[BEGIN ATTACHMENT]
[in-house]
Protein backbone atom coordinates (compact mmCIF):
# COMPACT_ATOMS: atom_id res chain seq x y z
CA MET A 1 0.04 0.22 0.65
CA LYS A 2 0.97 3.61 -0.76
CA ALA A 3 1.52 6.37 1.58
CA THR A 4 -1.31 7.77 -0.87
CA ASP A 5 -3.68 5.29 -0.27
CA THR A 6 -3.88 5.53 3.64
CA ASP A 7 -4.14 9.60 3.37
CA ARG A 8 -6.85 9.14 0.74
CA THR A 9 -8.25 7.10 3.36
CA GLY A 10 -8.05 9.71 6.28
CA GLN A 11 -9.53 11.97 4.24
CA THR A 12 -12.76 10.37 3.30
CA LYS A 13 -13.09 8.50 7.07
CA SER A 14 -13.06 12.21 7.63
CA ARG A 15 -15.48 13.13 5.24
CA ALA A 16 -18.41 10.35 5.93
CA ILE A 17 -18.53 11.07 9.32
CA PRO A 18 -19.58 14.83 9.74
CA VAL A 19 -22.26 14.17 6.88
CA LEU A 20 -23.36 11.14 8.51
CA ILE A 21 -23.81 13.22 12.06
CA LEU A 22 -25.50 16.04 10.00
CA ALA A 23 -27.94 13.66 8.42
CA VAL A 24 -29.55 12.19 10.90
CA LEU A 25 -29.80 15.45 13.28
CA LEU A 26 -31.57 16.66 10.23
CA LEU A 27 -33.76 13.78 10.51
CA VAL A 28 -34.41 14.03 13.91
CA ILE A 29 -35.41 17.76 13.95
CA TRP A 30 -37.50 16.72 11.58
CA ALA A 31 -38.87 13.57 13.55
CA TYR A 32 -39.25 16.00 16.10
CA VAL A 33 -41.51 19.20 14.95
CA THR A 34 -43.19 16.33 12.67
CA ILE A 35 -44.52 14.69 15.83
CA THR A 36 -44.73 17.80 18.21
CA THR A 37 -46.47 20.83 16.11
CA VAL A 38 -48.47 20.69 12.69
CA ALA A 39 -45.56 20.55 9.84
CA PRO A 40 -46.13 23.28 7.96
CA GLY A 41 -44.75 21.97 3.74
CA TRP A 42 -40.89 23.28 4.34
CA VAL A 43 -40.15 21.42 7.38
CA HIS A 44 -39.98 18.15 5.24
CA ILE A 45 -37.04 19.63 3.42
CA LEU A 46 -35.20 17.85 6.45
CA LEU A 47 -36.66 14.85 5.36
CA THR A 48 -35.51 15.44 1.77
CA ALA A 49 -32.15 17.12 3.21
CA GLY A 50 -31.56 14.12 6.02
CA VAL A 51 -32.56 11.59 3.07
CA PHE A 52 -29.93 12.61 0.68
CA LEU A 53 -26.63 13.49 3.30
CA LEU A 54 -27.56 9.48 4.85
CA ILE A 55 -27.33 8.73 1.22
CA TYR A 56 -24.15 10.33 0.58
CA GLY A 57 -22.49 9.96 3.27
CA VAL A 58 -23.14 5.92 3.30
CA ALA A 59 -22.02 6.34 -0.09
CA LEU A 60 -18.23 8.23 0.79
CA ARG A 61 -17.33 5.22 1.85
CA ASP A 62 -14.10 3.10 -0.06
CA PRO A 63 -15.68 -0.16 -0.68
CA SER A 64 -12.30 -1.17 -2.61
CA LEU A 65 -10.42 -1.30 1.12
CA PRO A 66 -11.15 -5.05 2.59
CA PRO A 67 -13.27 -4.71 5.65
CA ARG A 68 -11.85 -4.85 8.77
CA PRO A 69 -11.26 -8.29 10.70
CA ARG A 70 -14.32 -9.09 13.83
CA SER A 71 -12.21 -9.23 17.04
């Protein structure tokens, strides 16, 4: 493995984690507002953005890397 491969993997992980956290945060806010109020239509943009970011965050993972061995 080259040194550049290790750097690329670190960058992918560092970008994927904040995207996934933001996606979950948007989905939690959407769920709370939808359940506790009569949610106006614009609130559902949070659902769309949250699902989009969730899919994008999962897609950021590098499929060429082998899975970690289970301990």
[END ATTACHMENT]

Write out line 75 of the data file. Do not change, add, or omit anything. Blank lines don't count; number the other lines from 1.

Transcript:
């Protein structure tokens, strides 16, 4: 493995984690507002953005890397 491969993997992980956290945060806010109020239509943009970011965050993972061995 080259040194550049290790750097690329670190960058992918560092970008994927904040995207996934933001996606979950948007989905939690959407769920709370939808359940506790009569949610106006614009609130559902949070659902769309949250699902989009969730899919994008999962897609950021590098499929060429082998899975970690289970301990």